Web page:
3 fast-approaching changes to terms and conditions: are you ready?

3 fast-approaching changes to terms and conditions: are you ready?

In recent weeks, we have been looking quite intensely at consumer terms and conditions: how can they be drafted and presented in ways that are creative yet effective?

In other words, whilst a business' T&Cs are unlikely to become a bestseller or win the Man Booker Prize, there are steps that can be made to make them much more user-friendly and understandable.

That said, there are always times when the background law doesn't give much, or indeed any, flexibility. Sometimes the law dictates what should be said or how it should be said.

Today, we briefly look at up-coming changes in the law which will, to varying degrees, impact on business-to-consumer terms and conditions over the next six months or so. They mean that your client's terms and conditions will no doubt need to be amended. Soon!

Phone numbers

Ofcom is going to change the structure of non-geographic call charges on 1 July 2015 (ie in just over 2 months).

If your client uses any of the following number types in its terms and conditions or any advertising material, the changes will apply:

  • 084
  • 087
  • 09, and
  • 118

To this end, the Committee on Advertising Practice (CAP) has provided guidance on what it expects to see from businesses:

under Ofcom's policy you will need to state the service charge for any service numbers given in your marketing materials, and make clear that an access charge applies. We recommend the format “Calls cost xp [or xp per minute] plus your telephone company’s network access charge.”

UK Calling, which provides a 'Guide for businesses to the UK Calling changes', recommends similar wording:

you must ensure that your service charge is clearly displayed wherever you advertise or promote that number. The service charge should be prominent and in close proximity to the number itself. The recommended form of wording is: “Calls cost xp [or xp per minute] plus your phone company's access charge.”

To be fair, it isn't particularly helpful that the two forms of wording are different, with the UK Calling one being slightly simpler, although I suspect that if either is used a business should be pretty safe.

Whilst the changes are laudable, I'm not particularly convinced that they offer that much more transparency for consumers unless 'network access charges' are publicised properly.

Indeed, during the consultation process some organisations, such as Channel 5, feared that customers might still not realise how much a call would cost, particularly from a mobile phone. The TV station noted:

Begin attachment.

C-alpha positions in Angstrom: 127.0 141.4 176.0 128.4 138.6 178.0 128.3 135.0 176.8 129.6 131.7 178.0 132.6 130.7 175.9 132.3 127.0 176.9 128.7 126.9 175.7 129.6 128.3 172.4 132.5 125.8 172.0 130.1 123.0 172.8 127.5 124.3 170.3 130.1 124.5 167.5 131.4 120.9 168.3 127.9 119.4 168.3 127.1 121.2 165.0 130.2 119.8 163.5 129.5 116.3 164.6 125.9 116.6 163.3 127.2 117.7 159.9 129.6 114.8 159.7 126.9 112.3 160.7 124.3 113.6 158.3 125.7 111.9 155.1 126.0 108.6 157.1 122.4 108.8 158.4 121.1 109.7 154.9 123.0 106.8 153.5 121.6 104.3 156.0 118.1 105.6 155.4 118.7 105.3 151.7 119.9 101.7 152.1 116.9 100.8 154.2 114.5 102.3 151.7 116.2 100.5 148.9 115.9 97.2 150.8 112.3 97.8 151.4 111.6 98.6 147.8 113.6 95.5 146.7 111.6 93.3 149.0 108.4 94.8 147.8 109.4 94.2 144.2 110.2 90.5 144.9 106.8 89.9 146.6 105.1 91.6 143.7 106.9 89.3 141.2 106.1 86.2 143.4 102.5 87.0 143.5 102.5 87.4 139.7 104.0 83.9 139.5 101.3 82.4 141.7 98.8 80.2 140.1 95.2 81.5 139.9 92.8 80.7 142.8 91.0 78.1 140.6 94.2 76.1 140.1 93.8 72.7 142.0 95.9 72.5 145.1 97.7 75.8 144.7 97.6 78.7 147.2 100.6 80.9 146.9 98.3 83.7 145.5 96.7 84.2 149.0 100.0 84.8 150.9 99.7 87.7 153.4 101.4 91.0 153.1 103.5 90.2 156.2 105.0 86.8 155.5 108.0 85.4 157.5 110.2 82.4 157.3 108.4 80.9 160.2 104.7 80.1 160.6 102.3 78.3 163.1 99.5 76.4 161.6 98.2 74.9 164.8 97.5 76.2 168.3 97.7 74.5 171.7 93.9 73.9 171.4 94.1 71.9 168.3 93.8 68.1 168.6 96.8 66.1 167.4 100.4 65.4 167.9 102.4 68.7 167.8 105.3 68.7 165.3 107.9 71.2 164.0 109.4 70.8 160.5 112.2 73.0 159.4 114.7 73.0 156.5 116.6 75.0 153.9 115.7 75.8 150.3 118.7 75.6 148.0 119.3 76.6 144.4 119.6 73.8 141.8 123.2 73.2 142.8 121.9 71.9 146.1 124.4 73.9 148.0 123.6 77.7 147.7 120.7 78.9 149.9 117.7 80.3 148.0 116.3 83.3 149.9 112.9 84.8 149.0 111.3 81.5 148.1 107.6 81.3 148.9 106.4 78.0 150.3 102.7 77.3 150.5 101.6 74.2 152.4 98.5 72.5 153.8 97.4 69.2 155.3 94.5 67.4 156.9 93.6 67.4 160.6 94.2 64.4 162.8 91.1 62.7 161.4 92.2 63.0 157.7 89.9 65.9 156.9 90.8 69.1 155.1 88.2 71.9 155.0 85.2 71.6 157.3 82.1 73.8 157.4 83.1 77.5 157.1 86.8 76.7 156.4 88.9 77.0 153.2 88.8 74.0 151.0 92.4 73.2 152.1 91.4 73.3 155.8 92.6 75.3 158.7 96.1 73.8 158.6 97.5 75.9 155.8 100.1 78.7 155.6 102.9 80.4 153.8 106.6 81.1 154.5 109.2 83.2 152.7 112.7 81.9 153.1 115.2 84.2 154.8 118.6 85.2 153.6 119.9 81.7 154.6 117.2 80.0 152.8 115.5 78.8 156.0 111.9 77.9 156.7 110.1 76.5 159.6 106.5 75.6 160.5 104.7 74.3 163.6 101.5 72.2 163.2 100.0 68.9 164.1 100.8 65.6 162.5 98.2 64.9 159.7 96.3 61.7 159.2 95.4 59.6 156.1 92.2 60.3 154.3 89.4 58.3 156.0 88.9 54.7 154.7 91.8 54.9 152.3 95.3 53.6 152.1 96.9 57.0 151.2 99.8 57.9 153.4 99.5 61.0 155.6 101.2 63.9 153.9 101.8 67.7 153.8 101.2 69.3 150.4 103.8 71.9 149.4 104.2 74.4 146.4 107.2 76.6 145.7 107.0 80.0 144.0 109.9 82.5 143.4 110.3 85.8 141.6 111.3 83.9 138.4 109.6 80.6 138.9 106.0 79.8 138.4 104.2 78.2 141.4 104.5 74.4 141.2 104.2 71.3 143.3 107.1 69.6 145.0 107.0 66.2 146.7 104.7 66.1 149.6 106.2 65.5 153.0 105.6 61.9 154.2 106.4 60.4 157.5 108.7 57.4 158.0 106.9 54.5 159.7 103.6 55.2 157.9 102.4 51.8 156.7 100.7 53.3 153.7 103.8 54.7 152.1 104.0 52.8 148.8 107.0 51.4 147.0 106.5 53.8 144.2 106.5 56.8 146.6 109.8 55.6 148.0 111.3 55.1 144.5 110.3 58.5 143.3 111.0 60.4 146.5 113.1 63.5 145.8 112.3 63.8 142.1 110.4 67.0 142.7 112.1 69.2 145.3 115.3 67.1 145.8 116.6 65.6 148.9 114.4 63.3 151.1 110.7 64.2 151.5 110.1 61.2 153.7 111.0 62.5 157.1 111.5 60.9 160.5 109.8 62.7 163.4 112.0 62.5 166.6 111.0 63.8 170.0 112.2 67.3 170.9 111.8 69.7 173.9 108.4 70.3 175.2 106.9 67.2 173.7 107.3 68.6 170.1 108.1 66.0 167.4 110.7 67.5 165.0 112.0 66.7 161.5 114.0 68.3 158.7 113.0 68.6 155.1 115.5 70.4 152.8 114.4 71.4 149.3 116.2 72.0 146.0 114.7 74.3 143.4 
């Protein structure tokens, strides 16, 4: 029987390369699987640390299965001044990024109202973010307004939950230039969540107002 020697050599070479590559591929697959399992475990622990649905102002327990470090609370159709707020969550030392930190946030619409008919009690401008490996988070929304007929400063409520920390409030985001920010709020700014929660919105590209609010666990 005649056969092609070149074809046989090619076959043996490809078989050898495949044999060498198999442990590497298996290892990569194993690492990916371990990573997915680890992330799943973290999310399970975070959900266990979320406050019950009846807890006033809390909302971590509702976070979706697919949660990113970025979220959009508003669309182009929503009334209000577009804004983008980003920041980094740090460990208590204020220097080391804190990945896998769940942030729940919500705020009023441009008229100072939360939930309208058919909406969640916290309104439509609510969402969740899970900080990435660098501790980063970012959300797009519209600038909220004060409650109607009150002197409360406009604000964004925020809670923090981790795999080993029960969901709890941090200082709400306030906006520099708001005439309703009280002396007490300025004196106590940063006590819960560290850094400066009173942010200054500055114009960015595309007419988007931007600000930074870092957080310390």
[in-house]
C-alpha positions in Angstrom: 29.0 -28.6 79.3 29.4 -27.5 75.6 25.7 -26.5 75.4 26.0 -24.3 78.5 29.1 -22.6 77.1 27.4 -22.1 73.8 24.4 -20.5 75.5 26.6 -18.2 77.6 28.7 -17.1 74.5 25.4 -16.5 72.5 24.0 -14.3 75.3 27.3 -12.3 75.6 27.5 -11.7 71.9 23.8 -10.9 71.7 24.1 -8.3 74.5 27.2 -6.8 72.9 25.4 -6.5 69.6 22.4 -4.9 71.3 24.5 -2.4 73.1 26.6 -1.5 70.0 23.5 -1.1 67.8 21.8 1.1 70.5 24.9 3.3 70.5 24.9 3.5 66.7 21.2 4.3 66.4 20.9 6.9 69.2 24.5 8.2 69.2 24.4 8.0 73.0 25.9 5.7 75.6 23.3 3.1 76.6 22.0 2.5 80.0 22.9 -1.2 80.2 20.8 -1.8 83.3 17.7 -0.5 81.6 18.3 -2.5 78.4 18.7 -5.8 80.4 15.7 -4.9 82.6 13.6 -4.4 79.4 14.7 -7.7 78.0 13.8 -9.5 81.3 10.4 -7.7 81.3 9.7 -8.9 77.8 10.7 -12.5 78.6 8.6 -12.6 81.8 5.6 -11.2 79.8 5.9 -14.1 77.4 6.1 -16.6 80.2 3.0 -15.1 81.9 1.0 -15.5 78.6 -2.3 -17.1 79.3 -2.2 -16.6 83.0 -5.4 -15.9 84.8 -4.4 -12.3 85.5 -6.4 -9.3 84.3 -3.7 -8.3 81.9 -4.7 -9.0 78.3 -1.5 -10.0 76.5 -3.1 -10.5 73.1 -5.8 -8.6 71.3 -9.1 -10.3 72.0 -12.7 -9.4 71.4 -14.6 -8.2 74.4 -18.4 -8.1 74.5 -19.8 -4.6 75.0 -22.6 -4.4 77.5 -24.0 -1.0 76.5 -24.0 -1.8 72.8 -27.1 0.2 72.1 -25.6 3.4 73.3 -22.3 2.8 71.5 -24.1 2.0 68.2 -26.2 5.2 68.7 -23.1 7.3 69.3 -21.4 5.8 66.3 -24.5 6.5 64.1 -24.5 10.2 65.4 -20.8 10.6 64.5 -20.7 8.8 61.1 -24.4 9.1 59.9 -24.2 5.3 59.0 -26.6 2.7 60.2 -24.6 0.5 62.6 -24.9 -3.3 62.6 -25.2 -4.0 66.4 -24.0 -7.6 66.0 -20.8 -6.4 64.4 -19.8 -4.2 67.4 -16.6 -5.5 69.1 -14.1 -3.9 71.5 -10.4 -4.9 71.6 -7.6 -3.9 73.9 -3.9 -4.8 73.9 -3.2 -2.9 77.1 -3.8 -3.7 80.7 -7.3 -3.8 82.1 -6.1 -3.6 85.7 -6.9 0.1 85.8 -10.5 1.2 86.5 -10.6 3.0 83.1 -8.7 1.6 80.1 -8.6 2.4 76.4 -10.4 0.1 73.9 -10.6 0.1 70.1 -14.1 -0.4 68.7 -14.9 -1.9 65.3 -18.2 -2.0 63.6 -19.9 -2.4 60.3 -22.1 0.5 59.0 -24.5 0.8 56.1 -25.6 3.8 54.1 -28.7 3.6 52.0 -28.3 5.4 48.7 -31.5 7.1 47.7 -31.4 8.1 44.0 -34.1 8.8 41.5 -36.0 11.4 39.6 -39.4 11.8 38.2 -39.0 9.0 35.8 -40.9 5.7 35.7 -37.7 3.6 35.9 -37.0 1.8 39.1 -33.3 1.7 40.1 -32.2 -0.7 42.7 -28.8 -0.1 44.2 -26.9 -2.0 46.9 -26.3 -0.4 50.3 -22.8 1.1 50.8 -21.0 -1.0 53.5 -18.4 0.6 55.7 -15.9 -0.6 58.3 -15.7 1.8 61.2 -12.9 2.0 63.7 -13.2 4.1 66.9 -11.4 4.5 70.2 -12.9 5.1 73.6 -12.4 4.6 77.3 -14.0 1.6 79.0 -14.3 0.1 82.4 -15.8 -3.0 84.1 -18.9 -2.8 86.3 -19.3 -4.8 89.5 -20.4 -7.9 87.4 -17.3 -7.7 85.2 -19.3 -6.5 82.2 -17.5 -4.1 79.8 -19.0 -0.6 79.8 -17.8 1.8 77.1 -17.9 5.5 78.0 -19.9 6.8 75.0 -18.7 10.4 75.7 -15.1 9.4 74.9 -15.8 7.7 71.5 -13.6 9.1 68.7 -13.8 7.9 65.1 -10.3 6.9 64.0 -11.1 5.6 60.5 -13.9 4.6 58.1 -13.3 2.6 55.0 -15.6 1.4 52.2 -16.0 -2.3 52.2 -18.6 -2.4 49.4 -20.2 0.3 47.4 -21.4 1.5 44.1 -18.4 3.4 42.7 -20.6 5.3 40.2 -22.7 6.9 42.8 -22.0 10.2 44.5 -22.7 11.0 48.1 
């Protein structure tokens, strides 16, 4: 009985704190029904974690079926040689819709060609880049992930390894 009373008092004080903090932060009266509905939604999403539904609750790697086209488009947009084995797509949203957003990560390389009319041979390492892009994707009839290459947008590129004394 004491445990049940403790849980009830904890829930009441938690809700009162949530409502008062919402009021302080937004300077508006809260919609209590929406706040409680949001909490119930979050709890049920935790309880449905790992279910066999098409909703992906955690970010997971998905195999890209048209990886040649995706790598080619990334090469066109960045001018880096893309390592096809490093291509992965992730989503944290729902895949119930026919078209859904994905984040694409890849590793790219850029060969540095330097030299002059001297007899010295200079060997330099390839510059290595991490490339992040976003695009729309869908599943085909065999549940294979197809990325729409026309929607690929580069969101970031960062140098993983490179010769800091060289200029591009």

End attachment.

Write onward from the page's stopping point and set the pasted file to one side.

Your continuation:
we feel that viewers will not be driven to find out what their access charge is (given the brevity of the on-air message) and will instead choose not to participate at all rather than go to the effort of investigating this further


Having said that, we are where we are so you should be advising clients of the need to comply with the new rules by the July deadline.


Alternative dispute resolution (ADR)

The Alternative Dispute Resolution for Consumer Disputes (Competent Authorities and Information) Regulations 2015 were laid before Parliament on 17 March 2015.

The regulations implement most provisions of the 'ADR Directive'.

The purpose of the directive is to promote the use of ADR schemes in consumer disputes throughout the EU.

The fine details are still being ironed out but lawyers need to be aware of the information requirements in regulation 19 (which come into force on 9 July 2015). These state that the 'trader must provide the name and website address of the ADR entity' (ie to which consumer disputes can be referred):

  • on its website (if it has one), and
  • in the 'general terms and conditions of sales or service contracts between the trader and a consumer'

A second set of regulations will be laid before Parliament by the summer of 2015 to implement the remainder of the directive. For more details, check out the government's specific webpage on this.

Consumer Rights Act 2015

Lawyers need to start thinking about how they intend to advise their clients on how to implement its changes now.

To this end, we will be writing plenty about this new act soon.


So what do you think?

Yet more changes?

Or perhaps you think they don't go far enough?

Do let us have your thoughts. In the meantime, why not check out our previous posts on T&Cs (if you've not already done so):




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